Diverse choral group tackle tough conversations about race relations and equality – CBS Denver


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COLORADO SPRINGS, Colorado (CBS4)– Colorado choir Unity Project tackles tough conversations about race and equality. The diverse group of performers learn to sing and coexist in harmony despite having different backgrounds.

Kim Schultz and Victoria Lipscomb bring people together through the power of song.

(credit: CBS)

“We used to attend a lot of lectures together, choral lectures and listening to choirs, and one of the first things we noticed was that each choir was one race,” Lipscomb told Andrea Flores of CBS4. “From that point on, Kim and I kind of decided, ‘What if we choir together with blacks, browns, whites, pakistanis, and people from all walks of life? “”

In 2020 they launched Unity Project and their mission was to create a safe space for everyone to share the love of music – part choral, part acts of service.

“We had to teach music in a whole different way,” said Schultz.

When the pandemic put the in-person practice on hold, they stepped forward and started virtual rehearsals, as racial tension in the United States was at an all time high.

“We were like, ‘There’s no way all these different people will come together and make some great art if they can’t hear each other’s stories,” Lipscomb said.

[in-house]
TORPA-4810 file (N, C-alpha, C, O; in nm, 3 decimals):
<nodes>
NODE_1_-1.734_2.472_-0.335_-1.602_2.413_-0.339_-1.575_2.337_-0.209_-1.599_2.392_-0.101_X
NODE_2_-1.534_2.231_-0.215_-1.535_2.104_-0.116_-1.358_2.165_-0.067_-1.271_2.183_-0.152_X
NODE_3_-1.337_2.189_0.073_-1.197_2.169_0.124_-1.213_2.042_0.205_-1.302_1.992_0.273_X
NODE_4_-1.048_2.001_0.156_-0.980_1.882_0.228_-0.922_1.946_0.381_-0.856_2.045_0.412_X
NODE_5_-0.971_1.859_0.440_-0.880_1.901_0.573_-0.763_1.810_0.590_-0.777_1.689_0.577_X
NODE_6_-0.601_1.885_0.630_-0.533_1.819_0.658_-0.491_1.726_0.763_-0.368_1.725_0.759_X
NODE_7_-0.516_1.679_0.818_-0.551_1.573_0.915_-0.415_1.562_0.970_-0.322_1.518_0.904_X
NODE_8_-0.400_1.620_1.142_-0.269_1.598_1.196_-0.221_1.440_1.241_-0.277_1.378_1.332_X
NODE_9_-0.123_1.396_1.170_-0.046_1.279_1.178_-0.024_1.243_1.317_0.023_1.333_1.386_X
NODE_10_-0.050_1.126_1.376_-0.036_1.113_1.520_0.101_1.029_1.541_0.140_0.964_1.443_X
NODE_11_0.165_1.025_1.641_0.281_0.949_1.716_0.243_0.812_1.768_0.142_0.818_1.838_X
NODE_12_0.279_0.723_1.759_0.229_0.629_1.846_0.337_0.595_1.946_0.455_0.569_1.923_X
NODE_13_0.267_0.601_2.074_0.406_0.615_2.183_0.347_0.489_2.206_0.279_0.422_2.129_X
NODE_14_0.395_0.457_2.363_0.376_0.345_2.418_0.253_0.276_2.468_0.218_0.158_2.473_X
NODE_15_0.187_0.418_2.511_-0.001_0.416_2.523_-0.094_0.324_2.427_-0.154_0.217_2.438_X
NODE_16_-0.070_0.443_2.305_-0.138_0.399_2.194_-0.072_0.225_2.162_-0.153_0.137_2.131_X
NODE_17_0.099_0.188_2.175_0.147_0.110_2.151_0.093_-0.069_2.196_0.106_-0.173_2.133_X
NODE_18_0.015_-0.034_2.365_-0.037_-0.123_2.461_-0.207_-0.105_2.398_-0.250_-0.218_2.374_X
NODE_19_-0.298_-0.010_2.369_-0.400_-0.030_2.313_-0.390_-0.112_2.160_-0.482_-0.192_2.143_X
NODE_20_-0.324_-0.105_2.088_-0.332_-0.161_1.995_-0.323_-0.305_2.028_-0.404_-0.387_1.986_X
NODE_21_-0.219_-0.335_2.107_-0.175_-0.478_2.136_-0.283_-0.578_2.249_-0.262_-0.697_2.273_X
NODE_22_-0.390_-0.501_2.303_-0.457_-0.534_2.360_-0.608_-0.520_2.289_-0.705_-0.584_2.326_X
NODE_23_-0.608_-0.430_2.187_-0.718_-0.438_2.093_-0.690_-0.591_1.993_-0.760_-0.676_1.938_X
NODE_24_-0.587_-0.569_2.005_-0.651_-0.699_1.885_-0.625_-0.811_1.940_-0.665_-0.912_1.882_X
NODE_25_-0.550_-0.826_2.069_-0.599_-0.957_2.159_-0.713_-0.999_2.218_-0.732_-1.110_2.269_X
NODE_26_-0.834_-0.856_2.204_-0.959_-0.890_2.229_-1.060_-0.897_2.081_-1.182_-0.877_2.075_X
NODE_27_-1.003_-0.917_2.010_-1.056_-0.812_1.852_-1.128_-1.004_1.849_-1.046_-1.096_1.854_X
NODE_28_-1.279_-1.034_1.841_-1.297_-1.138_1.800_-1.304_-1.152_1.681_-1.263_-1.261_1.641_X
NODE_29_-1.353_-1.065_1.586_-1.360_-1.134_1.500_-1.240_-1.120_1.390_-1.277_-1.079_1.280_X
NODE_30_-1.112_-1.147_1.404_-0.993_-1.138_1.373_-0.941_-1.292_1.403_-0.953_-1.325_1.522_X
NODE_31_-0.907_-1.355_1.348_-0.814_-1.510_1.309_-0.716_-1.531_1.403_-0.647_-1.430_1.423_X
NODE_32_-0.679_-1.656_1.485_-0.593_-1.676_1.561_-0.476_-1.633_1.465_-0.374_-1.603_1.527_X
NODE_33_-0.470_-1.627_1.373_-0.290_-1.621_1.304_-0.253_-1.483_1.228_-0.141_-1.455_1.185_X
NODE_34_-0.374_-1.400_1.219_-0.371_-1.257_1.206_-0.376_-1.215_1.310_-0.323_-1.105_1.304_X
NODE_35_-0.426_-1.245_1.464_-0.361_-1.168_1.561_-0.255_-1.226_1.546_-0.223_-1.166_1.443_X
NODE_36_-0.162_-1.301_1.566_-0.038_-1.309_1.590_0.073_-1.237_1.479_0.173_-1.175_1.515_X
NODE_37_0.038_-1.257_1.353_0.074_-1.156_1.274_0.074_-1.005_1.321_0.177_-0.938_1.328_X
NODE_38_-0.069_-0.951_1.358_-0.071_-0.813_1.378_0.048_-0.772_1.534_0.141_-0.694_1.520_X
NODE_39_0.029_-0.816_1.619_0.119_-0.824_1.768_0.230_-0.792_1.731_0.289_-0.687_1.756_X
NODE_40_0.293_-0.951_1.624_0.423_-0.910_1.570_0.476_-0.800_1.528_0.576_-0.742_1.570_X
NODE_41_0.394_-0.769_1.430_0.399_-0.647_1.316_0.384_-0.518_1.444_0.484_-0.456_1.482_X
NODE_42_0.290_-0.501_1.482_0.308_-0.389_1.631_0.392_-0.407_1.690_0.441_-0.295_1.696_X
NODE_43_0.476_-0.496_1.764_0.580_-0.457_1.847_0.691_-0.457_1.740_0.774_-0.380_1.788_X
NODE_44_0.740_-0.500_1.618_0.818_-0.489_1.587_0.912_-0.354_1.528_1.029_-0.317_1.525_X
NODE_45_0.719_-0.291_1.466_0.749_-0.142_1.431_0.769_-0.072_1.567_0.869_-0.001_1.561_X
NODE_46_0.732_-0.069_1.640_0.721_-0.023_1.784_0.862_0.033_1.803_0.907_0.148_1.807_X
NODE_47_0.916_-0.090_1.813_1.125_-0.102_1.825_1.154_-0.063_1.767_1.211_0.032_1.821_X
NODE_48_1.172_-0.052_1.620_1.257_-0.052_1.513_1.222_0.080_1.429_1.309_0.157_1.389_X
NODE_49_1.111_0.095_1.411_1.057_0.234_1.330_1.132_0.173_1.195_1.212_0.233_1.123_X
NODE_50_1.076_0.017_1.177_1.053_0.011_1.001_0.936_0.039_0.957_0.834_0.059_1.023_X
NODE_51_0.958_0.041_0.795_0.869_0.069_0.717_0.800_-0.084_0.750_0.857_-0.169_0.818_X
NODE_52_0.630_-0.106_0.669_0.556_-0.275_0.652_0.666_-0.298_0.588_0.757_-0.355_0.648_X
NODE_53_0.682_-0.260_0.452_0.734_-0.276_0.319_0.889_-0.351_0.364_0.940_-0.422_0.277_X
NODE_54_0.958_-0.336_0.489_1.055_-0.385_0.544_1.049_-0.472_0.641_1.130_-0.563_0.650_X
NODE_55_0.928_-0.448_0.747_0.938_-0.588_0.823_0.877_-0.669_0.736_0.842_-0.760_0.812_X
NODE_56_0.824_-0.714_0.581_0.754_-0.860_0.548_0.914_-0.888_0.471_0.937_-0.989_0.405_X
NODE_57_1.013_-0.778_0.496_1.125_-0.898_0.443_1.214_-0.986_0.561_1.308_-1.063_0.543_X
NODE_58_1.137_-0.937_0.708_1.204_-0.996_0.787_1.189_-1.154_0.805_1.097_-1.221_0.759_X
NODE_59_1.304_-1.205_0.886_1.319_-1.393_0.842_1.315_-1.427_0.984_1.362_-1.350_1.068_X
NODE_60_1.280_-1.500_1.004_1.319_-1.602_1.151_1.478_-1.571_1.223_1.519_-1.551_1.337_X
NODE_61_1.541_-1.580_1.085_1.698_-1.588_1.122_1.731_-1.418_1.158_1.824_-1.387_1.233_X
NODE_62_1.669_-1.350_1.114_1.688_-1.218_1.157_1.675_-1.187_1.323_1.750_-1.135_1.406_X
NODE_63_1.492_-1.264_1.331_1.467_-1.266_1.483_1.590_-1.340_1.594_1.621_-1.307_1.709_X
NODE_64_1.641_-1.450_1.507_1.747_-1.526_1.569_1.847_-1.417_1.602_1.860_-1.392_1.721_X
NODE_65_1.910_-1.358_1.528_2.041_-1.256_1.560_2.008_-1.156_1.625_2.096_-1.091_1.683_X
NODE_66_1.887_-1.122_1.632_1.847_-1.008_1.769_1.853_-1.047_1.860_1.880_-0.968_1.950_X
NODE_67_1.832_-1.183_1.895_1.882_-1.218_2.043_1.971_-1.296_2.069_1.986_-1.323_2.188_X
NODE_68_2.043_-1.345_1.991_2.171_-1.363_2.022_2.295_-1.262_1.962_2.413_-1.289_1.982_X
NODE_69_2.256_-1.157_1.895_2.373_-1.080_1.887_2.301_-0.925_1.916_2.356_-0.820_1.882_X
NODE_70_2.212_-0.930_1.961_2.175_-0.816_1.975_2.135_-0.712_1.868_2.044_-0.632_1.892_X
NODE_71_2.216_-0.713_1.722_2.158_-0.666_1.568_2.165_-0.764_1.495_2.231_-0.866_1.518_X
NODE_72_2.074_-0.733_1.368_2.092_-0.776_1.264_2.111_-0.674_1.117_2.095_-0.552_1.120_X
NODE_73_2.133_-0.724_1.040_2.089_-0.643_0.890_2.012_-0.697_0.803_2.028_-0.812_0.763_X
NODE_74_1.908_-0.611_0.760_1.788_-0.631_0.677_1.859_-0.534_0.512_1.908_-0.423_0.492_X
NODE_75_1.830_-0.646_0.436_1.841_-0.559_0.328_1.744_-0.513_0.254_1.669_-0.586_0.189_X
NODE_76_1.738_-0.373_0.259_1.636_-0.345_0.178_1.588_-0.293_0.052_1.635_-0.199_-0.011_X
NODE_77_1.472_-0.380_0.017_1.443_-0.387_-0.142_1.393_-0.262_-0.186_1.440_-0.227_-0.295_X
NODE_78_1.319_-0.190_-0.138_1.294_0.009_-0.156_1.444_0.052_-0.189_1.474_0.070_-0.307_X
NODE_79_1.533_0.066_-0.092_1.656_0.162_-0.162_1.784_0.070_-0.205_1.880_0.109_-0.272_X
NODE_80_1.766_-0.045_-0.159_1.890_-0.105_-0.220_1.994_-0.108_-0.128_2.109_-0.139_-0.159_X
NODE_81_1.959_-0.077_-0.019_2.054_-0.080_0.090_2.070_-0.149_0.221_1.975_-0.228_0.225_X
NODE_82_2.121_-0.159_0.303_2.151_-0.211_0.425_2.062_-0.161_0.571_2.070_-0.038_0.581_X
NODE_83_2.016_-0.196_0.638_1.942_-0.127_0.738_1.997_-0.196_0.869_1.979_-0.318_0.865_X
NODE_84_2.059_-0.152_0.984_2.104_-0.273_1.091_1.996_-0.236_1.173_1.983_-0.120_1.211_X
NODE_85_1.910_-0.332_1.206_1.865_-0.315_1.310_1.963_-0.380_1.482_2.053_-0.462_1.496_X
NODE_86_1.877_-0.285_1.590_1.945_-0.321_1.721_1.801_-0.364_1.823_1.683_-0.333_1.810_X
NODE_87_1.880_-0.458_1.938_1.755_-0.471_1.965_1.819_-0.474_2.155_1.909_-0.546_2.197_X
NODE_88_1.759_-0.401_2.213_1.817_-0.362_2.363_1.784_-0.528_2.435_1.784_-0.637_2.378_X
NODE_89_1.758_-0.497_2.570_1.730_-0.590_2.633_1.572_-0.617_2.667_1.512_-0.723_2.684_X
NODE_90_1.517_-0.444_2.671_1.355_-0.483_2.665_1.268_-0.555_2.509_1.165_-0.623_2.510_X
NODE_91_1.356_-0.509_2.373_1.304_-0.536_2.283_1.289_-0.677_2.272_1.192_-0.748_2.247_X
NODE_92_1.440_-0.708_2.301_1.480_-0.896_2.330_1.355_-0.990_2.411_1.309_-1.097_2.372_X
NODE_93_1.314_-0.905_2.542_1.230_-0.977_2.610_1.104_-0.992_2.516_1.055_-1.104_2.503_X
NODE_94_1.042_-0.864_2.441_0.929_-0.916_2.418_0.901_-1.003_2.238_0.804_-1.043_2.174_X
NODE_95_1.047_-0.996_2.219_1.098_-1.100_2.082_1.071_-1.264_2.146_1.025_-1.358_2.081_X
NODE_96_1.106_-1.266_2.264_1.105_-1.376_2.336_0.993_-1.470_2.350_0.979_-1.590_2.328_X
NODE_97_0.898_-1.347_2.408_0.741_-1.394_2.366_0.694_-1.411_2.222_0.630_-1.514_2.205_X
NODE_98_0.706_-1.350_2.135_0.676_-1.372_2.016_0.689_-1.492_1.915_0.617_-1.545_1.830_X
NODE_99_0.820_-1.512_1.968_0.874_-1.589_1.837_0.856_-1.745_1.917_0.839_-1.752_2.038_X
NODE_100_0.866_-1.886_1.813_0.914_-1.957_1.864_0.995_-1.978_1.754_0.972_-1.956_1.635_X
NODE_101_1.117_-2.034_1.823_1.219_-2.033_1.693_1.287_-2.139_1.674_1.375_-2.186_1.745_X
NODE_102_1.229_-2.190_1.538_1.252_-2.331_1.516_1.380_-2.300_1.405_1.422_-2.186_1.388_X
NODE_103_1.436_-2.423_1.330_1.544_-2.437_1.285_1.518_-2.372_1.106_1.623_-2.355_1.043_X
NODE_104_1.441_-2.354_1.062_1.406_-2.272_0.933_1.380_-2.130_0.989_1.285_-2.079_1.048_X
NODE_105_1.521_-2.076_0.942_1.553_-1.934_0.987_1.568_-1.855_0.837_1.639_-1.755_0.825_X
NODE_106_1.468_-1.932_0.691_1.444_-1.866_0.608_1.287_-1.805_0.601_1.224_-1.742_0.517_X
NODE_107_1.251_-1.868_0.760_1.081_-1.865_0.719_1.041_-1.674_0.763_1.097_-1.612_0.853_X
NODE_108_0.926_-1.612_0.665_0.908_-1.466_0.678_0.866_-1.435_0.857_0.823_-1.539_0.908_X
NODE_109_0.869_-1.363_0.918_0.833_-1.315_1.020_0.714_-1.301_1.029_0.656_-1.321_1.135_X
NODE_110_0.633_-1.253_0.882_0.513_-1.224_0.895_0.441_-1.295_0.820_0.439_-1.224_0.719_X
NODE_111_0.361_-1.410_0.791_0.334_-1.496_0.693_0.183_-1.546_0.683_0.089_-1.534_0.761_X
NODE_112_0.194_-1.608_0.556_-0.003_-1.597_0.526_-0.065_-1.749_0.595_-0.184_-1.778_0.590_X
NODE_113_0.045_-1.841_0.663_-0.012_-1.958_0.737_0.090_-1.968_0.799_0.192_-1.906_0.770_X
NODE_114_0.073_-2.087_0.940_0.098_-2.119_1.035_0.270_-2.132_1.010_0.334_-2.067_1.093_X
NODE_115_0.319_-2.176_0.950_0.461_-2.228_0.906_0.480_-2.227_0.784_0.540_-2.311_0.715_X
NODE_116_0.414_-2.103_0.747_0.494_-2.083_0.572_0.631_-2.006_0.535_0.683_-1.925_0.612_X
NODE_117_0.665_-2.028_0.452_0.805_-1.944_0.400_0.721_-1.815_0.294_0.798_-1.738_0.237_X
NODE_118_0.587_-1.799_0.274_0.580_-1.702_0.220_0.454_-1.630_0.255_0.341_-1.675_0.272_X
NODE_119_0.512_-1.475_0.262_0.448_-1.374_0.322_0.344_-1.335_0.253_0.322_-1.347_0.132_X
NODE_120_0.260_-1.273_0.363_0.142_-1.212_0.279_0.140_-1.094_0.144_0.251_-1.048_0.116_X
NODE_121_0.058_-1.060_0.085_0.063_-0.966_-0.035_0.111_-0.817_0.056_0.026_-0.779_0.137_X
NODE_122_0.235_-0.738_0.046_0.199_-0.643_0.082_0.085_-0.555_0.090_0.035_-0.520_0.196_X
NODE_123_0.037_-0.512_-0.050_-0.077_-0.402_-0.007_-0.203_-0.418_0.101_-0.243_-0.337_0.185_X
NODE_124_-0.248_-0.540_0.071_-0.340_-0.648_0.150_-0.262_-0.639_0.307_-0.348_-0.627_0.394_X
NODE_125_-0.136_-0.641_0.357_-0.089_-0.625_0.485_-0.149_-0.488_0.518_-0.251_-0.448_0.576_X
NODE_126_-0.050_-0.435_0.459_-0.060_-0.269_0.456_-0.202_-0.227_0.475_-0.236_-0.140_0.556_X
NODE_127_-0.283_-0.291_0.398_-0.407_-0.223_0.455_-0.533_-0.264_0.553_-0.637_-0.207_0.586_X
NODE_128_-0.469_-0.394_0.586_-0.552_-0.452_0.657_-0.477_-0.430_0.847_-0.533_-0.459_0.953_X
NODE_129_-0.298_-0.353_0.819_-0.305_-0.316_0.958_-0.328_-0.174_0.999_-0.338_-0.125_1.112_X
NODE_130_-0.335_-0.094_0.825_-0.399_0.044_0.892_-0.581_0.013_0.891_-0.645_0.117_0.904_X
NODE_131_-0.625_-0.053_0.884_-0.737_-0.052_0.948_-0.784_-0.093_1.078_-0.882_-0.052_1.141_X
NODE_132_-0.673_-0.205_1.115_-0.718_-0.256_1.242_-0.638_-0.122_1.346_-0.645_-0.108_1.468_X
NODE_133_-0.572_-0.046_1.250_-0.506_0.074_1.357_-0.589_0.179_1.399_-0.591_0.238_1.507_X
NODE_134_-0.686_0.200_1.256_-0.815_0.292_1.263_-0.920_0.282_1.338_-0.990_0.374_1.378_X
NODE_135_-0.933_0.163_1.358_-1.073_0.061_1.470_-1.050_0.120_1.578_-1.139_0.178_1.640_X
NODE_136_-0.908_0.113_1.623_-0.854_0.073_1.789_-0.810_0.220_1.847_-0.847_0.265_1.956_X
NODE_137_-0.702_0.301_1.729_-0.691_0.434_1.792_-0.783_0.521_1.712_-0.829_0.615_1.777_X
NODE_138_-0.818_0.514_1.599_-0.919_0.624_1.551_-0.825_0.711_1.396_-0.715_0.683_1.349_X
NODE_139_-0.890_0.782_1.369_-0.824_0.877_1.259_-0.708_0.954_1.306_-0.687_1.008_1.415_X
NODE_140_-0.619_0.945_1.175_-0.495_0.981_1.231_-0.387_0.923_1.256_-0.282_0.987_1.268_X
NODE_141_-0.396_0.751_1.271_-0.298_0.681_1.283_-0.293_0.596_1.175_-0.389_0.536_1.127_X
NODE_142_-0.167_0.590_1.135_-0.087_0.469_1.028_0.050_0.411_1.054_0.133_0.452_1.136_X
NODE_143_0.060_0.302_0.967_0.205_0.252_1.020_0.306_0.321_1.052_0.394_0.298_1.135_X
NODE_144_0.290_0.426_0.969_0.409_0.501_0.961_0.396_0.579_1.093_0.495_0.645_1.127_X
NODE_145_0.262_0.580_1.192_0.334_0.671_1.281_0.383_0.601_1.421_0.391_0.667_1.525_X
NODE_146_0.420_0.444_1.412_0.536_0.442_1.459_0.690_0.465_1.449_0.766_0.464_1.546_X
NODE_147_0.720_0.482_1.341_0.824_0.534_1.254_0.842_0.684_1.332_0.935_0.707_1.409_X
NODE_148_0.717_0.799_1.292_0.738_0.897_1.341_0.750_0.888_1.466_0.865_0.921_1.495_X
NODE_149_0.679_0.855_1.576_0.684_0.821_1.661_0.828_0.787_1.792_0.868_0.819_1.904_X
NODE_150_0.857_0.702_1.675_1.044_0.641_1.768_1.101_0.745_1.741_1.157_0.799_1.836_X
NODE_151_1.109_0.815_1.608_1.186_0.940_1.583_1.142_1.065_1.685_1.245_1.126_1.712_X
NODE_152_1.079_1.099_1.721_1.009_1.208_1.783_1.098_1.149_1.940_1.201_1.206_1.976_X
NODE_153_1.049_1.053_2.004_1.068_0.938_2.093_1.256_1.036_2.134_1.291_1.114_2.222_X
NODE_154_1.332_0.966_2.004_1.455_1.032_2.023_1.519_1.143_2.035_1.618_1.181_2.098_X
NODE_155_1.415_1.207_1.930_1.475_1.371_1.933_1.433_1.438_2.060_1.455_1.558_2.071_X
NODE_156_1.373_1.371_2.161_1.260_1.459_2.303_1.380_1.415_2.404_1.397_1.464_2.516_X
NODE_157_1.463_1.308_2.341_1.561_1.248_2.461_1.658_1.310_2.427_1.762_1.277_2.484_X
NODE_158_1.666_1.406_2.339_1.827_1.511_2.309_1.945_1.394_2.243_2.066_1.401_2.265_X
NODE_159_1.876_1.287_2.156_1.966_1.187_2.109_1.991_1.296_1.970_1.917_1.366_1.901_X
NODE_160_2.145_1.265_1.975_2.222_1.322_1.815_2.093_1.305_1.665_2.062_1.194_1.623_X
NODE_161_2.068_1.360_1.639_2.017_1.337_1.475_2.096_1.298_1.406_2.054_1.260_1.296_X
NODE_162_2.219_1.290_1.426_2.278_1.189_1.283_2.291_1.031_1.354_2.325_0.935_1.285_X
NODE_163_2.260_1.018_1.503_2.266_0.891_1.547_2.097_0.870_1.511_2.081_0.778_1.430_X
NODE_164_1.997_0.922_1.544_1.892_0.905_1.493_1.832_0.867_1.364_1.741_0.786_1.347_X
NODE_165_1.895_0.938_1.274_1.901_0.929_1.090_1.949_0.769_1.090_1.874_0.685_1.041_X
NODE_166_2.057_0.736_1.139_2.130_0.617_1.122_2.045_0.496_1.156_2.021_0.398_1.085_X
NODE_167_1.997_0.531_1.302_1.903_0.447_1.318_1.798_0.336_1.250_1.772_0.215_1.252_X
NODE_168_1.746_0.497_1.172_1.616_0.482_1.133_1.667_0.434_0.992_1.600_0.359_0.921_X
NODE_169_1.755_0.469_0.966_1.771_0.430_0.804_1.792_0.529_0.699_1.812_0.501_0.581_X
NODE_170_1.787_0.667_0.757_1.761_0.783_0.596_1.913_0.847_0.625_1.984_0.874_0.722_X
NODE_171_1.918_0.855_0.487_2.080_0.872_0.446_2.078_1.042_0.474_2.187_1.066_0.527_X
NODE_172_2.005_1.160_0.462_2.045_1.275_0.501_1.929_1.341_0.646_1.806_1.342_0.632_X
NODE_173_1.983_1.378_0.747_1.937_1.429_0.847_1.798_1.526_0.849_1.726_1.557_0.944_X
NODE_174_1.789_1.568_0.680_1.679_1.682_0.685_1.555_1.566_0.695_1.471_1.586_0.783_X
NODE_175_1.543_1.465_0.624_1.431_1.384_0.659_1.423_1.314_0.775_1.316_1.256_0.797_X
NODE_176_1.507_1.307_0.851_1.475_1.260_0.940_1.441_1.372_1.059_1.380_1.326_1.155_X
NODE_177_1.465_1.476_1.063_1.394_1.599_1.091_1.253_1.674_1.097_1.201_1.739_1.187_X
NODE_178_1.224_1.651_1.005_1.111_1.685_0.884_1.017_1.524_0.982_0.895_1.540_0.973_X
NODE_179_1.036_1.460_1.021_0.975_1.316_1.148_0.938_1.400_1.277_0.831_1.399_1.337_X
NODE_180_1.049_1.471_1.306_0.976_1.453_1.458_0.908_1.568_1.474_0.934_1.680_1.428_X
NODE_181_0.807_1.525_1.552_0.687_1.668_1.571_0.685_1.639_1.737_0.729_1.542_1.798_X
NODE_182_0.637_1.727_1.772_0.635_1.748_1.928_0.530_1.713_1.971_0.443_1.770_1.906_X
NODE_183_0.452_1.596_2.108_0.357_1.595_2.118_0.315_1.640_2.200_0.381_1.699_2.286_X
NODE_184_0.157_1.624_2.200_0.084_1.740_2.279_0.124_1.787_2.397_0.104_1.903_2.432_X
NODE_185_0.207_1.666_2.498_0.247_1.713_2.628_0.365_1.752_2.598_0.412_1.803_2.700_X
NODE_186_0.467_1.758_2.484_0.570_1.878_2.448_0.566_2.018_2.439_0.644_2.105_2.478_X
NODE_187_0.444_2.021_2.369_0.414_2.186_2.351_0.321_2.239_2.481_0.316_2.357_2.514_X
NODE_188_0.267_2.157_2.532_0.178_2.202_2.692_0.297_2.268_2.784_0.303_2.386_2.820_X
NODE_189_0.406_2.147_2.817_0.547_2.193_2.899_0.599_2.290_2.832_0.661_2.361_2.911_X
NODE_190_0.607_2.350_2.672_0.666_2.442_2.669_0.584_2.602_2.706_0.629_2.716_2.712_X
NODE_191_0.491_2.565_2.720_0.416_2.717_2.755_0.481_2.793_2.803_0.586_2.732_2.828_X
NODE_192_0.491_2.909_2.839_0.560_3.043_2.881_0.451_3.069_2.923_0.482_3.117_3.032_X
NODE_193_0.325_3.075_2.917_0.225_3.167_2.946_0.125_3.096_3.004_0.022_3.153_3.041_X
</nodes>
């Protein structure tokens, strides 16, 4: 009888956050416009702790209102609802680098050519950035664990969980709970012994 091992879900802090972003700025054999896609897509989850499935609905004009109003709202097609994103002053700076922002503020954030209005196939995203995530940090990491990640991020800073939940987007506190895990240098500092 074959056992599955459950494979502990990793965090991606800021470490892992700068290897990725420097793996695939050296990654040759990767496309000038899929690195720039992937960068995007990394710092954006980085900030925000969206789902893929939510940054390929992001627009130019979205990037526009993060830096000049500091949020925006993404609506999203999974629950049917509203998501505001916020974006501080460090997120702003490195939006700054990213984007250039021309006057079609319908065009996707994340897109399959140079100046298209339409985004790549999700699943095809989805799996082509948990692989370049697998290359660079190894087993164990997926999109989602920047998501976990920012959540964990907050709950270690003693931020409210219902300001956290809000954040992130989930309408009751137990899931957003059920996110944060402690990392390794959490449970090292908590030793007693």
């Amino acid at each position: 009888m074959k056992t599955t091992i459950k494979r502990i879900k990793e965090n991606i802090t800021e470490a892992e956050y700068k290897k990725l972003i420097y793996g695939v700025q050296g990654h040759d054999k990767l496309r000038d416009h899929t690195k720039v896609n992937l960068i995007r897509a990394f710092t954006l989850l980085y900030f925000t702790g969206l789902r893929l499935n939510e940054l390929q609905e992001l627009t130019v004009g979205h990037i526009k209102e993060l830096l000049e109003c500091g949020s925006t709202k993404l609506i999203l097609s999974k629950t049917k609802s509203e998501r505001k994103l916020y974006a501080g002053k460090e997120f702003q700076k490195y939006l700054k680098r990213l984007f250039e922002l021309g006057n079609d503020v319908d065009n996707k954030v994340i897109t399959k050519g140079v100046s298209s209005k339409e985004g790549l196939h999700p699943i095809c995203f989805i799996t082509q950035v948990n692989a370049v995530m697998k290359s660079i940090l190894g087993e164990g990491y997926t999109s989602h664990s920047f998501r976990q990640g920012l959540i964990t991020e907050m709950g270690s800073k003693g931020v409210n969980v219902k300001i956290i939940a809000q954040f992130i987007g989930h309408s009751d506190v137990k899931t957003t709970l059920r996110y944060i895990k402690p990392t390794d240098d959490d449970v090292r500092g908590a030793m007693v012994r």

The first few months of rehearsals involved little or no singing at all. Instead, Unity Project focused on conversations about diversity and inclusion, equality and white privilege.

“After the first few meetings I kept calling Victoria and saying, ‘I’m not sure we can do this. I’m not sure it will work, it’s too hard for all of our people, ”Schultz said. “We are in a much bigger division than I thought.”

Week after week, the choristers return. Lipscomb understands how uncomfortable conversations can be.

“These conversations are difficult. They are hard on everyone, especially the BIPOC community. These conversations are triggered. Sometimes I don’t want to go and I lead it! But I always come forward because I know there is something to be gained by realizing that the fight for equal rights for all of us involves all of us, ”said Lipscomb. “Some of the people I disagree with the most when it comes to racial inequality, and even politics, are still here and we’re doing what we said we were going to do. We relate to each other whether we agree or not. It is surprising because it does not happen everywhere. If it did, maybe there wouldn’t be a need for a choir like this.

Project Unity member Sathya McClain says Project Unity has been an eye-opening experience.

“I am a mixed person. I’m mixed black and white, ”McClain said. “My revelations are just as grand as the ones that are completely white or completely black, and I kind of felt like I was going to make my way through because I’m mixed up, and bypass that process, and whatnot. is not a thing. “

While it’s not safe to sing in person yet, Kim and Victoria know harmony comes first.

“What connects us is so much bigger than what divides us, and I must continue to remember that, even in the most difficult times,” said Schultz. “These can be things that people avoid and don’t want to participate in that conversation that night. We have a lot of people who come very tired from rehearsal, and they come away with so much hope and energy that they really didn’t expect it.

To learn more about Unity Project, visit www.UnityProject-cs.org.


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